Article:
Rep. Marjorie Taylor Greene said 'like a lot of people' she had 'easily gotten sucked into some things I had seen on the internet' regarding QAnon conspiracy theories

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  • Rep. Marjorie Taylor Greene was stripped of committee assignments after joining Congress in 2021.

  • Statements surfaced of her supporting conspiracies and advocating for violence against Democrats.

  • Greene said Sunday her QAnon support was in the past and that she got sucked into things online.

Rep. Marjorie Taylor Greene said in a Sunday TV interview that like many other Americans, she had gotten "sucked into" QAnon conspiracy theories that she saw online.

Green appeared on Fox News' "Media Buzz" on Sunday to discuss the events that unfolded in the House last week as Republicans spent days negotiating to eventually elect Rep. Kevin McCarthy of California as speaker.

Greene noted that many of the 20 Republican holdouts who eventually came around had requested committee assignments before agreeing to back McCarthy, adding that she, on the other hand, was still not on any committees.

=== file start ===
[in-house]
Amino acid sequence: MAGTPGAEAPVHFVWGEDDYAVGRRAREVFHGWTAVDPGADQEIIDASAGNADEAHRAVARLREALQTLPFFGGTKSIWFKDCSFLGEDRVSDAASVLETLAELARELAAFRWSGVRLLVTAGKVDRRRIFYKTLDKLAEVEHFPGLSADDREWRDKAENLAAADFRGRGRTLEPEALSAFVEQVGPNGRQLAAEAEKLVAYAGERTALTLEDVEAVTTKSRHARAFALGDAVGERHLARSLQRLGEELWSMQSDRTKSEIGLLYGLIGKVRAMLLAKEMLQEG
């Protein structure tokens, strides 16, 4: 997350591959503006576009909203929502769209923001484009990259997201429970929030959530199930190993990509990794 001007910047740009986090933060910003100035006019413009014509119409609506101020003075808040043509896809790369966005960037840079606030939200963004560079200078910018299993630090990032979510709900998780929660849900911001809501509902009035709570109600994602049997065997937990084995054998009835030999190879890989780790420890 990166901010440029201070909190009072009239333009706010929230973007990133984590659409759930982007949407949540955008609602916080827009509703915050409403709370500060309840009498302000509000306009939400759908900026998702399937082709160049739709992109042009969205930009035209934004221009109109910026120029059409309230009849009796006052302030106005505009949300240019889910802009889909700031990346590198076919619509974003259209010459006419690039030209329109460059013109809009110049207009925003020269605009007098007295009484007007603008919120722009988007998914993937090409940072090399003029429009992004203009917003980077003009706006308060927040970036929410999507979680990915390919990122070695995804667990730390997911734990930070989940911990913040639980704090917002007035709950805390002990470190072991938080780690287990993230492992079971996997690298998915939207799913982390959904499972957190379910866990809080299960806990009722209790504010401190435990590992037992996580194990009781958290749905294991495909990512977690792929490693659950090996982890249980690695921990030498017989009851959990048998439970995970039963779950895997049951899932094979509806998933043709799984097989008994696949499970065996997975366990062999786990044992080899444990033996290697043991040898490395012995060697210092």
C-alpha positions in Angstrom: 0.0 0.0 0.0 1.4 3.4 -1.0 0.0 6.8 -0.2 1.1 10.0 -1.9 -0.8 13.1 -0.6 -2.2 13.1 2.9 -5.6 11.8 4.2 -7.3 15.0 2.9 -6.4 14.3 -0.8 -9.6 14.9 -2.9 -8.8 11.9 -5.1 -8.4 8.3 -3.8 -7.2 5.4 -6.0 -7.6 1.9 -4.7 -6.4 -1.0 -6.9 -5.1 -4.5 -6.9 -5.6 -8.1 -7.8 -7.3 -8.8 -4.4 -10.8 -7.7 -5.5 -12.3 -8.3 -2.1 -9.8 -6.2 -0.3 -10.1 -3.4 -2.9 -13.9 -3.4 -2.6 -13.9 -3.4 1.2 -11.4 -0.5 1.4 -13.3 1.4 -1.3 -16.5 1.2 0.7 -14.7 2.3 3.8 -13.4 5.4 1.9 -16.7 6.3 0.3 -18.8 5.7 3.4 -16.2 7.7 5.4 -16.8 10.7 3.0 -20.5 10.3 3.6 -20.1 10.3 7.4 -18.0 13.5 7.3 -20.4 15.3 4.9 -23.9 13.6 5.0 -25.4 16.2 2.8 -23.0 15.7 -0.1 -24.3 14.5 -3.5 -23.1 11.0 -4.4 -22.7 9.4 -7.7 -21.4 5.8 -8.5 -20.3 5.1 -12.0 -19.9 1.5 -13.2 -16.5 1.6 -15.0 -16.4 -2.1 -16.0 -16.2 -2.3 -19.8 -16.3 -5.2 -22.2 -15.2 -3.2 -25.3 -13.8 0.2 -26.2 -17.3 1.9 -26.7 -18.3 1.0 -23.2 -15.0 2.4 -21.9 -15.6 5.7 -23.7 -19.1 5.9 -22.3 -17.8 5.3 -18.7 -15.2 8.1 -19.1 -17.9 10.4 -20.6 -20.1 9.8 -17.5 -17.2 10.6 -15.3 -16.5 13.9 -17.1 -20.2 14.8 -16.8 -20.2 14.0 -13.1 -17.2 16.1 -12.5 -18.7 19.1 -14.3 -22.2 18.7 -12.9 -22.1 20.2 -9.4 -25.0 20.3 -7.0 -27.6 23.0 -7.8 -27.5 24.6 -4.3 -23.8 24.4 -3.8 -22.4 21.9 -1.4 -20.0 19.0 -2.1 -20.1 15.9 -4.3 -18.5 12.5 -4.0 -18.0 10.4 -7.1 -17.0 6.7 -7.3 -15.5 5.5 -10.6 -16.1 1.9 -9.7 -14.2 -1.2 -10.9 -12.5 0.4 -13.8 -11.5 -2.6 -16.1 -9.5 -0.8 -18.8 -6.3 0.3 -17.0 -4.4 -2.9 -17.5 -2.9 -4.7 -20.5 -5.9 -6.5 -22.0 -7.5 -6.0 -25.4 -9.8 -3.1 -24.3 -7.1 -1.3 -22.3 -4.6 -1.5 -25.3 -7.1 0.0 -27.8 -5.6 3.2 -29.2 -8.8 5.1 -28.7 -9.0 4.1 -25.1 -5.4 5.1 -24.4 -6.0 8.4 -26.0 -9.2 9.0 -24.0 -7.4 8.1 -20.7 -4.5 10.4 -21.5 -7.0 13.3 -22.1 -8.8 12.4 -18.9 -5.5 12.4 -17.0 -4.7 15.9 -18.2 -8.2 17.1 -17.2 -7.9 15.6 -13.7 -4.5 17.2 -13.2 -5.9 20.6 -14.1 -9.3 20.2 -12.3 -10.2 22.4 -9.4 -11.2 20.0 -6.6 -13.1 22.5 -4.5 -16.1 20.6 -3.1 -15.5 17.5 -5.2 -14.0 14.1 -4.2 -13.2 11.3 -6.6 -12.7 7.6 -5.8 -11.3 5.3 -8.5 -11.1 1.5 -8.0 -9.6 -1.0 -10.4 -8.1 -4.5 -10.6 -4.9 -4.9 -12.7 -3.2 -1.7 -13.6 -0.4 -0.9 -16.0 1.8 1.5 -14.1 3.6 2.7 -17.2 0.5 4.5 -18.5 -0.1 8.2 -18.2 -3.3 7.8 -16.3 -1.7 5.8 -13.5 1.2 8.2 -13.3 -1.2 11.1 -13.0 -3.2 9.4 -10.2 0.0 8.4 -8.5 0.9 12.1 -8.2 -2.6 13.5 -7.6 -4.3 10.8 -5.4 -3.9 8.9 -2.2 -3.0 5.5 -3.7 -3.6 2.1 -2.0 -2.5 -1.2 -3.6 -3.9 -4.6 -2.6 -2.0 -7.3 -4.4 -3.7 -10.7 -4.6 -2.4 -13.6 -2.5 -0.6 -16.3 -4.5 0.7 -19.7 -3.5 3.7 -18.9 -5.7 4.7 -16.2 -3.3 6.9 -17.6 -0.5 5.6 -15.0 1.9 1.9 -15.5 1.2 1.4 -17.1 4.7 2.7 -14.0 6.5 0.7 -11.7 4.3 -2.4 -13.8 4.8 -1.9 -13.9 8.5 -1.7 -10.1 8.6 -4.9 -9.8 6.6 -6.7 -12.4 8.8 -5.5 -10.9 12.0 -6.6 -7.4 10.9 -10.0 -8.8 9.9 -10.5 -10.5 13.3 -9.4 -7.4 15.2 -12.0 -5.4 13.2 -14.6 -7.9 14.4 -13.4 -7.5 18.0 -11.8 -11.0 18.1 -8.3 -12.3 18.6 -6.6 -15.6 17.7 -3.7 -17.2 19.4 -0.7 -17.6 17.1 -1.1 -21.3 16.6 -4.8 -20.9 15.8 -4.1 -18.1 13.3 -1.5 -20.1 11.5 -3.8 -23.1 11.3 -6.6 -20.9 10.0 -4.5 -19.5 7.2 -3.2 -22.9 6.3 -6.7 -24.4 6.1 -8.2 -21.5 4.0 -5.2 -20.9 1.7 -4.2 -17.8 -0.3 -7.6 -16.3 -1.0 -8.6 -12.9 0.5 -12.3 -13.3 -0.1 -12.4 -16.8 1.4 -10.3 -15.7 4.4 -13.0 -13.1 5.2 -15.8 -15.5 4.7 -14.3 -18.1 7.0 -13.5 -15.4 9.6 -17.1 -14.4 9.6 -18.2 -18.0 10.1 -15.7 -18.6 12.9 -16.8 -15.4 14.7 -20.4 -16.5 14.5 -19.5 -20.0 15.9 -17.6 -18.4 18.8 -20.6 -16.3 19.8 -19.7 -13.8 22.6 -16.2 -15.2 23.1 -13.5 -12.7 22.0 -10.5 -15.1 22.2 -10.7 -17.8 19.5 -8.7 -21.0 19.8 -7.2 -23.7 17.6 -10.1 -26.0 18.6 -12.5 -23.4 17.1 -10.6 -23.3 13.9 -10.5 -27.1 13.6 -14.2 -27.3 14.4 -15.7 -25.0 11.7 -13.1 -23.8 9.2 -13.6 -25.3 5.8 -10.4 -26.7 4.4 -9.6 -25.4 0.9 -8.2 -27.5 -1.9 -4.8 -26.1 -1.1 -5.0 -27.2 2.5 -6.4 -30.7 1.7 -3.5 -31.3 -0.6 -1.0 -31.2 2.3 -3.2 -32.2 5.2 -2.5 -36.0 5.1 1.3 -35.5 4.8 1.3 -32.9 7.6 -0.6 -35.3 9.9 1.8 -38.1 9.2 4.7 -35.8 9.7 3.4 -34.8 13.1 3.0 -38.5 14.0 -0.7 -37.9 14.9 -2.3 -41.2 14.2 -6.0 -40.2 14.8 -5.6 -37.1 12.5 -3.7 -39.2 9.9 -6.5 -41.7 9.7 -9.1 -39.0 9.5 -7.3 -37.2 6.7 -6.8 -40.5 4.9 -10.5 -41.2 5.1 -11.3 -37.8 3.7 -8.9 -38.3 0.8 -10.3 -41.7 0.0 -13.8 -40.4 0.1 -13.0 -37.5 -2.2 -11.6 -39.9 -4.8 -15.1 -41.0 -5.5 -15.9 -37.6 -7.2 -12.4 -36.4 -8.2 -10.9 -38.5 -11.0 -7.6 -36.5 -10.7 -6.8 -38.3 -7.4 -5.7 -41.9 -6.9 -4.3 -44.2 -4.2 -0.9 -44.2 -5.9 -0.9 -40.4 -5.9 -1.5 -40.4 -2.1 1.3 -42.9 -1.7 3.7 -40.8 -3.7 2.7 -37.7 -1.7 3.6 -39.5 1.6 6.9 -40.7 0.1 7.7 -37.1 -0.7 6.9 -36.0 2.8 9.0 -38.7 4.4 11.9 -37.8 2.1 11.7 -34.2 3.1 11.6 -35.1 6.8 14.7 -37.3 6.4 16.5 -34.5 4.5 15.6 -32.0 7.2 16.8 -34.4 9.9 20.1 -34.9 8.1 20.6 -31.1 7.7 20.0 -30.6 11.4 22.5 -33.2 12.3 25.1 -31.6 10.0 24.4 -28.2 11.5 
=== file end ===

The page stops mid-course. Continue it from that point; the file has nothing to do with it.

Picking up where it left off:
The host Howard Kurtz said Democrats stripped Greene of her committees in 2021 because of statements she made about conspiracy theories and her past support of QAnon.

"Well, like a lot of people today, I had easily gotten sucked into some things I had seen on the internet," Greene said. "But that was dealt with quickly, early on. I never campaigned on those things. That was not something I believed in, that's not what I ran for Congress on, so those are so far in the past."

It's unclear how many Americans support the QAnon movement, but various polls have suggested the share of Americans who agree with at least some QAnon beliefs is 20%, while one 2021 poll found 30% viewed the movement favorably.


Shortly after joining Congress, Greene was removed from committees because of statements she made about violence against lawmakers and conspiracy theories.

Greene previously expressed support on her personal Facebook page for assassinating Democrats, including former President Barack Obama and former Secretary of State Hillary Clinton. In an old video that resurfaced at the time, Greene could be seen harassing a survivor of the Parkland school shooting, which she called a false-flag operation.

Rep. Kevin McCarthy, who was the House minority leader at the time, said Greene had denounced QAnon and she should not be punished for statements she made before being elected to Congress. But Insider's Eliza Relman reported that a month after Greene was elected, she shared a blog post by Andrew Torba, the CEO of Gab, a far-right social-networking service, that defended QAnon followers, with Torba saying he had seen no "conspiracy theories" shared by the community.

A representative for Greene did not immediately respond to Insider's request for comment.

Read the original article on Business Insider